In the article whose conceit I borrow, Edward Sapir argues that we use labels, which he characterizes as "empty thrones," in a necessary attempt for ontological and epistemological reasons-to encompass and objectify intrinsically ambiguous and contradictory concepts. Our ability to analyze, or even conduct sociocultural life, is facilitated by a willful finding of commonality among these concepts and by choosing particular labels that help us fix the meaning of concepts ... Sapir's metaphor of enthroning and dethroning through the contextual choice and deployment of contending labels implicates political contingency as well as a struggle over the significance, value, and consequence of particular labels. Insofar as an ethno-racial terrain is involved, labels become polysemic sites in which difference, rather than homogeneity, is made tangible, represented, and foregrounded, as well as challenged and re-construed. (p. 81)Quoted from Vilma Santiago-Irizarry, "Labels, Genuine and Spurious: anthropology and the politics of otherness in the United States," 2013, pp. 78-100.
We use labels for ontlogical and epistemological reasons. In Communication: The Social Matrix of Psychiatry, Jurgen Ruesch wrote a brief introductory paragraph about "the definition of the context in which communication occurs" (1951: 23). "This context" he says "is summarized by the label which people give to specific social situations"; and adds that "Identification of a social situation is important both for the participant who wishes to communicate and for the scientist who aims at conceptualizing the process of communication" (ibid, 23). So right off the bat, the labels we use to identify the social context of situation for any given form of communication are necessary ontologically for the participant in the act of communicating and epistomologically for the observer's conceptualization of the process. I've used the shorthand meta-phatic labels for marking quotes useful for elaborating this aspect.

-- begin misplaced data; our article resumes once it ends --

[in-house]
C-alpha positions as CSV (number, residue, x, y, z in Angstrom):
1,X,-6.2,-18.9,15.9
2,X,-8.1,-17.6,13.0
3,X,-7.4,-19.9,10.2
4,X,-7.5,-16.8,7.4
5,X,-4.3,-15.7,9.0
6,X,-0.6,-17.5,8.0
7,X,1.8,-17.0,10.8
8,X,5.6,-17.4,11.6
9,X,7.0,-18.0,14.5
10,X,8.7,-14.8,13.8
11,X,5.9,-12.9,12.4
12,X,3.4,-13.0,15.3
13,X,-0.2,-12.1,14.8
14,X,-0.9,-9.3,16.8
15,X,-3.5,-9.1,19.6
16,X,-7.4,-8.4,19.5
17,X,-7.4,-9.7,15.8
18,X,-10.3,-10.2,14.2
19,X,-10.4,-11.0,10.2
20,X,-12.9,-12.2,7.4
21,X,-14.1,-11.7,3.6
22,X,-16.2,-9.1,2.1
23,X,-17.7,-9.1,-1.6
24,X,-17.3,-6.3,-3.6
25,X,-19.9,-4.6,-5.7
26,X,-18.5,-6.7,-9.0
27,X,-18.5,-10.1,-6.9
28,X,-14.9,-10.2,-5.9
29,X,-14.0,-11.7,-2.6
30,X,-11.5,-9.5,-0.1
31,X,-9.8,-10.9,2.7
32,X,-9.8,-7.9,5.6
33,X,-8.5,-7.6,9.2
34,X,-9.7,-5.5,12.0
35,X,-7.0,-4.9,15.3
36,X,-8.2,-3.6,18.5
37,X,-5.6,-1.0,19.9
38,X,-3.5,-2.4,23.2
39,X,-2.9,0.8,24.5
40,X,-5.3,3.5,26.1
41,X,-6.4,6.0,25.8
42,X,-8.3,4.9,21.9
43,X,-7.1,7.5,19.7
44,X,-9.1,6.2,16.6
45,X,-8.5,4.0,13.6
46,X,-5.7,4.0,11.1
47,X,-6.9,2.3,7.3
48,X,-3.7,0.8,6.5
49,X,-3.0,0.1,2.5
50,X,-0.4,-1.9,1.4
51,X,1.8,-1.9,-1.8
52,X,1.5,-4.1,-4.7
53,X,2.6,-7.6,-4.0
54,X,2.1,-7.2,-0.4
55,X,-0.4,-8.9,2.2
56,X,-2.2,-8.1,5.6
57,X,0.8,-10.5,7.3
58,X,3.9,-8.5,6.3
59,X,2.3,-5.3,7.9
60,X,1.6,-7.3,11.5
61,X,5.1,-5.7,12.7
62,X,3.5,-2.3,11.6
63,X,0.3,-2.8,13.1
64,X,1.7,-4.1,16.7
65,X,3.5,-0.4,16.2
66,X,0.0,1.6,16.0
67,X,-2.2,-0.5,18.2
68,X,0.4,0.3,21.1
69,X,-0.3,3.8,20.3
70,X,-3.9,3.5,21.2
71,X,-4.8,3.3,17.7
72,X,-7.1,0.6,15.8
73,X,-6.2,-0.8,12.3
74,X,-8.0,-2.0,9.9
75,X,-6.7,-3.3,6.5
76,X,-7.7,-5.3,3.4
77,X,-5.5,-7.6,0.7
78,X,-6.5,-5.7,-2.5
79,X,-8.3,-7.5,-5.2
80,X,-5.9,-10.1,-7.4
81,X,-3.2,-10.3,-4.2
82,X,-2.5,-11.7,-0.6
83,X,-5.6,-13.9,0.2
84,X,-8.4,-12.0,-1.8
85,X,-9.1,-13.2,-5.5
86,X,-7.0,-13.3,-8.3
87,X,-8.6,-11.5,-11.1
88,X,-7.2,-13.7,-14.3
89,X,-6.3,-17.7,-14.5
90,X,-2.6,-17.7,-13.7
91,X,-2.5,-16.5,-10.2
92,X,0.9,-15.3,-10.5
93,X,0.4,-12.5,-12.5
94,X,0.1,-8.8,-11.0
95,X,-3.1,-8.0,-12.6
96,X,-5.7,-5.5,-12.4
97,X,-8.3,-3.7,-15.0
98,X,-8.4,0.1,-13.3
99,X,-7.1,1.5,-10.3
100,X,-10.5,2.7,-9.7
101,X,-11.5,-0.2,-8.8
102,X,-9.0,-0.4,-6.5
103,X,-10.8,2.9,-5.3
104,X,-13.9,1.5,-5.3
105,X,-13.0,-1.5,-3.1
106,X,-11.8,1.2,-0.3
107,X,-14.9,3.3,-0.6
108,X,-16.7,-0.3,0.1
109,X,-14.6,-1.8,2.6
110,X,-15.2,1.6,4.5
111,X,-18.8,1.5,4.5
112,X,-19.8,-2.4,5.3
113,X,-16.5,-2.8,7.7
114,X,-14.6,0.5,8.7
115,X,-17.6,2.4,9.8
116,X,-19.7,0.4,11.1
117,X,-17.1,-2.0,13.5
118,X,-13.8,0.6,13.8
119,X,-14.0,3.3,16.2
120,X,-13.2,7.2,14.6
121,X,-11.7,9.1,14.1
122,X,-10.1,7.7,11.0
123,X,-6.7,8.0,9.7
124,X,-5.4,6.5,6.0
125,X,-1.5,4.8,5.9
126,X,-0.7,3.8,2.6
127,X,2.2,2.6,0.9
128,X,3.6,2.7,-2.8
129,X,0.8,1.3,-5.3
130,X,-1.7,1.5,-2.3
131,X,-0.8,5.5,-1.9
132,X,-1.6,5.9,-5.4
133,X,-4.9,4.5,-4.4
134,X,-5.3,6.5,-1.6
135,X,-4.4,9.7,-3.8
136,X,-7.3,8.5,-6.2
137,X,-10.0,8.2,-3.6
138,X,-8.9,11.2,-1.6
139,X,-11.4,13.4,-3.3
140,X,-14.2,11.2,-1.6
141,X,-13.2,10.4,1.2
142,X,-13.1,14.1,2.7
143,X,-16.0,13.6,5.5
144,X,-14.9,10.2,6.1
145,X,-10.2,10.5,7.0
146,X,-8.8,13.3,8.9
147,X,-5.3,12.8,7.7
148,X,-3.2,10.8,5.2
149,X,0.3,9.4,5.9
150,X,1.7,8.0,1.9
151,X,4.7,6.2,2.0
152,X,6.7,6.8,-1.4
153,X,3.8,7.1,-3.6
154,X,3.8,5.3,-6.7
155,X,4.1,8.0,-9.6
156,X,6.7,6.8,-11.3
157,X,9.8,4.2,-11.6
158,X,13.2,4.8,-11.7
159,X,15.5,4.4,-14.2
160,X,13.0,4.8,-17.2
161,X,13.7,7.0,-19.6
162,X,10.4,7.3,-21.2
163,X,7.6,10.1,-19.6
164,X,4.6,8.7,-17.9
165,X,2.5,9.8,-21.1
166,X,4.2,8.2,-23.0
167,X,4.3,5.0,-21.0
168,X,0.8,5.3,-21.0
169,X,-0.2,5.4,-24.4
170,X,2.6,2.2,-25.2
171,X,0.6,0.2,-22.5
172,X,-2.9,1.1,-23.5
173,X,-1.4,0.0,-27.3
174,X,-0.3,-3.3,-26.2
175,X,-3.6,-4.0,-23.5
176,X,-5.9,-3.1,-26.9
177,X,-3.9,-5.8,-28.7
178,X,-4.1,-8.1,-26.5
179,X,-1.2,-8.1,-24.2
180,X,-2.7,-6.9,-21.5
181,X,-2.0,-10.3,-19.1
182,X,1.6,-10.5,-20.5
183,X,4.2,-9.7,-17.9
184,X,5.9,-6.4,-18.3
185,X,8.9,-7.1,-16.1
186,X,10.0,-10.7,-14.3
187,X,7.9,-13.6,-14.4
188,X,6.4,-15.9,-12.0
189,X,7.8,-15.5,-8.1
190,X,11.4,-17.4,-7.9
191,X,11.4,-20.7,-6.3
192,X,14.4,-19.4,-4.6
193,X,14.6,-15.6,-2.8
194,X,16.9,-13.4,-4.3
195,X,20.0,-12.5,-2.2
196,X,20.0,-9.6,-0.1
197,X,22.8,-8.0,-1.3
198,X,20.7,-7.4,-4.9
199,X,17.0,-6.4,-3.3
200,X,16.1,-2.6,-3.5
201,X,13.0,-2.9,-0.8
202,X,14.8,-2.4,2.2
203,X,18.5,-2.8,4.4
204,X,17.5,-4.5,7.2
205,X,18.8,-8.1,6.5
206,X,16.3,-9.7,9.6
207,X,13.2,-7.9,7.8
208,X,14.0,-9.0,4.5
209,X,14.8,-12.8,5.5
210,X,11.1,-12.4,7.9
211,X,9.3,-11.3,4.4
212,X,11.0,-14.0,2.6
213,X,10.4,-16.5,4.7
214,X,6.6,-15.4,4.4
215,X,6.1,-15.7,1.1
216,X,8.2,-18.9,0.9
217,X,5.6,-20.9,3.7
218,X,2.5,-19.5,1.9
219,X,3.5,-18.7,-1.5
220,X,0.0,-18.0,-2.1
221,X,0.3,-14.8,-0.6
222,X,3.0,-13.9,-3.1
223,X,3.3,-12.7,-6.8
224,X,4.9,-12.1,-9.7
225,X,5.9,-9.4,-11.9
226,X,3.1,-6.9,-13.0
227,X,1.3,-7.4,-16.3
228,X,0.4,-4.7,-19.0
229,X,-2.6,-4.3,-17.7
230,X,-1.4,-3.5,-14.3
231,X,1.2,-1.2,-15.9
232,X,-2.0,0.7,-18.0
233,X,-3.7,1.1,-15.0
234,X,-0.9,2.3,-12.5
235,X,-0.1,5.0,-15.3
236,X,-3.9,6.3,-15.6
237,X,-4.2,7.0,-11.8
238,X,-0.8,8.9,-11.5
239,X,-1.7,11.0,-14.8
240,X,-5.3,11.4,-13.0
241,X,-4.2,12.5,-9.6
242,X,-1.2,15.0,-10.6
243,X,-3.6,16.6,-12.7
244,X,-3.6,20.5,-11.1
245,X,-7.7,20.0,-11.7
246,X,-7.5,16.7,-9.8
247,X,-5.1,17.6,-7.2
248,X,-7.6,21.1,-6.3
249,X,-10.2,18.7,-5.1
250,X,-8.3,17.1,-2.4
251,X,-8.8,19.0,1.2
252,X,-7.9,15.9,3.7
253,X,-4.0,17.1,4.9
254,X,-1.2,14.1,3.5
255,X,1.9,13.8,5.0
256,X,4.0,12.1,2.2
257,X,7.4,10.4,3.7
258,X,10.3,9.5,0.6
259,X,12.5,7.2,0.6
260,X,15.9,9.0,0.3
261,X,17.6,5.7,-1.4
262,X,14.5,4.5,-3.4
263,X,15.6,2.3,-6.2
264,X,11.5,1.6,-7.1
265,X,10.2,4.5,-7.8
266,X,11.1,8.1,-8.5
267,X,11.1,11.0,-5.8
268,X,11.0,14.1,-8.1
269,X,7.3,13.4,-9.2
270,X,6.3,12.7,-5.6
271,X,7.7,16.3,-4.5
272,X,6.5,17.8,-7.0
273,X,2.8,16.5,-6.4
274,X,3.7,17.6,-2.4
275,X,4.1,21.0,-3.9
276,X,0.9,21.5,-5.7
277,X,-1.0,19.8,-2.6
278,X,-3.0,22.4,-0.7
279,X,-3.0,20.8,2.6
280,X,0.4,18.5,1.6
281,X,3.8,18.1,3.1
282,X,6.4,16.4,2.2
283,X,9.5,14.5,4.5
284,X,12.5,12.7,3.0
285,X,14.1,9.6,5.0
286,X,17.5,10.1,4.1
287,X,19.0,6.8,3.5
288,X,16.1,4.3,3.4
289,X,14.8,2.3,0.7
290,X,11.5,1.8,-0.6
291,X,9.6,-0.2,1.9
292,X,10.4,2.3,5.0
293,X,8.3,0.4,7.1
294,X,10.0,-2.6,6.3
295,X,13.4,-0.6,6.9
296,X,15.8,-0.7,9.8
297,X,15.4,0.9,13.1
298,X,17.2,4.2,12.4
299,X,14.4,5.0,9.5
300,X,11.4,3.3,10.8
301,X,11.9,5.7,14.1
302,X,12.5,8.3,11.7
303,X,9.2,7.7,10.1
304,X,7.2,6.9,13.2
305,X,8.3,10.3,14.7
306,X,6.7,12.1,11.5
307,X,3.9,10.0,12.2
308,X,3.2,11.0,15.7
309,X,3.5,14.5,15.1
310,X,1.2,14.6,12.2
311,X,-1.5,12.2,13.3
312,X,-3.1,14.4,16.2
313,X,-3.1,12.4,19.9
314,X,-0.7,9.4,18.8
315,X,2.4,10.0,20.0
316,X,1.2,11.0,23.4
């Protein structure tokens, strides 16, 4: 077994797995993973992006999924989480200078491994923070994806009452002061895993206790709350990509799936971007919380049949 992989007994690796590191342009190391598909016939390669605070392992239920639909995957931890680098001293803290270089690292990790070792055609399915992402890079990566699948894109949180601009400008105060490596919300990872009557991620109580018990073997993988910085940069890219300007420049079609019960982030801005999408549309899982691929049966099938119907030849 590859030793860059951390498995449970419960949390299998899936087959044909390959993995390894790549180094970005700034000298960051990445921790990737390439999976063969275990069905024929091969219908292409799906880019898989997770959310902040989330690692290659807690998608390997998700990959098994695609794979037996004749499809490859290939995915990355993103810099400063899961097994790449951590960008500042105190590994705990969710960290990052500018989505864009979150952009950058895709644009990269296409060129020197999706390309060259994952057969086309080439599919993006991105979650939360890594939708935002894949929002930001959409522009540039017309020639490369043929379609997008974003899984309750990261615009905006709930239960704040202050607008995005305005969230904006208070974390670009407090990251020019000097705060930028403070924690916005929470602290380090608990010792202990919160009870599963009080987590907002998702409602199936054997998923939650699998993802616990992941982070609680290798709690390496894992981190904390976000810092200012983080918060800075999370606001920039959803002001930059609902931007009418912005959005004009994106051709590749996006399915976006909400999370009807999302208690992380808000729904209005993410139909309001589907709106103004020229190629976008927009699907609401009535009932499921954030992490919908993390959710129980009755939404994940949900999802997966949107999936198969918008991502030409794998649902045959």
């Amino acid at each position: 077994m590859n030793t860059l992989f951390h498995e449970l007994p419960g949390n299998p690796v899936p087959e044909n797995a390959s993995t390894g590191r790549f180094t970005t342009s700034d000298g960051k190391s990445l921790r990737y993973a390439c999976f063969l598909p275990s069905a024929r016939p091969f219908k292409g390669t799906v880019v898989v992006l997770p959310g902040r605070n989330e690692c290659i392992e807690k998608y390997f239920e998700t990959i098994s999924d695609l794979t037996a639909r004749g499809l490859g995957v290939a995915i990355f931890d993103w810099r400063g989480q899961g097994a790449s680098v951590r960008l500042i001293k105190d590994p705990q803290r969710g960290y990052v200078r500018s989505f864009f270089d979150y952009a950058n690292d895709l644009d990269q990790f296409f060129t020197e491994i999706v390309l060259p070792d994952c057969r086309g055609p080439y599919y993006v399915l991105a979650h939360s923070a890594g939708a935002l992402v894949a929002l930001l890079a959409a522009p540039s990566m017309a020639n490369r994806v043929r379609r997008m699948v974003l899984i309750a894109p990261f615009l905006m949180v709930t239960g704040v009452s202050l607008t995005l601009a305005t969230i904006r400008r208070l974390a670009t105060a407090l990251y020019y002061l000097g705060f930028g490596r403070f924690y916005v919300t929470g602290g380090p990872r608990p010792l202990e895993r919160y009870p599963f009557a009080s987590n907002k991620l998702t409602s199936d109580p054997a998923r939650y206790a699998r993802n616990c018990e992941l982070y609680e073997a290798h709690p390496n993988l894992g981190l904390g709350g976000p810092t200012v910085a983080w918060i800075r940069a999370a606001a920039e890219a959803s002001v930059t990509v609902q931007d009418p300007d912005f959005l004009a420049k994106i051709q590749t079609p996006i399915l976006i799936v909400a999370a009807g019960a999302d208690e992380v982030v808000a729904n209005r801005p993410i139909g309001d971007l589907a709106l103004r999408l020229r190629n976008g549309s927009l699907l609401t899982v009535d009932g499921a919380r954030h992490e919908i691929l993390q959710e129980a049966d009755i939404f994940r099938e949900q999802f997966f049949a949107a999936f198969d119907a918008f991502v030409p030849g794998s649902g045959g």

To encompass and objectify intrinsically ambiguous and contradictory concepts. In The Presentation of Self in Everyday Life, Erving Goffman (1959: 85) discusses how "a performer is to sustain a particular definition of the situation, this representing, as it were, his claim as to what reality is." What reality is is intrinsically ambiguous, owing to the intrapersonal nature of perception and the interpersonal nature of claims about it. These claims are objectified in the definition of the situation, but what they encompass may be contradictory. Elsewhere in the book Goffman discusses how the "maintenance of expressive control" operates via the tendency to accept the same signs and the contingencies of compatibility and consistency in "the over-all definition of the situation that is being fostered" (1959: 51).
Conducting sociocultural life depends upon the ability to analyze the conceptual labels of situations. In "Language In Operation", Roman Jakobson (1981[1964e]: 7) provides a curious case of a complex situation. He overhears a scrap of conversation aboard a train. The man reports to a lady about a radio broadcast. It was a recording of a long-dead London actor performing Edgar Allan Poe's "The Raven" from 1845. In the poem, a lover is "lamenting his deceased mistress". In the lover's monologue a talking bird is uttering the word "nevermore", which it is implied to have picked up from some unhappy previous owner. Effectively, the radius of communication for this unique word, "nevermore" (in this instance) goes as follows: unhappy bird-owner → talking bird → new owner → the poem → recorded recitation → radio broadcast → some guy having an emotional experience listening to it → and telling a lady about it onboard a train → Roman Jakobson overhearing it → writing the occasion down and publishing it → us reading and writing about it. This can be endless.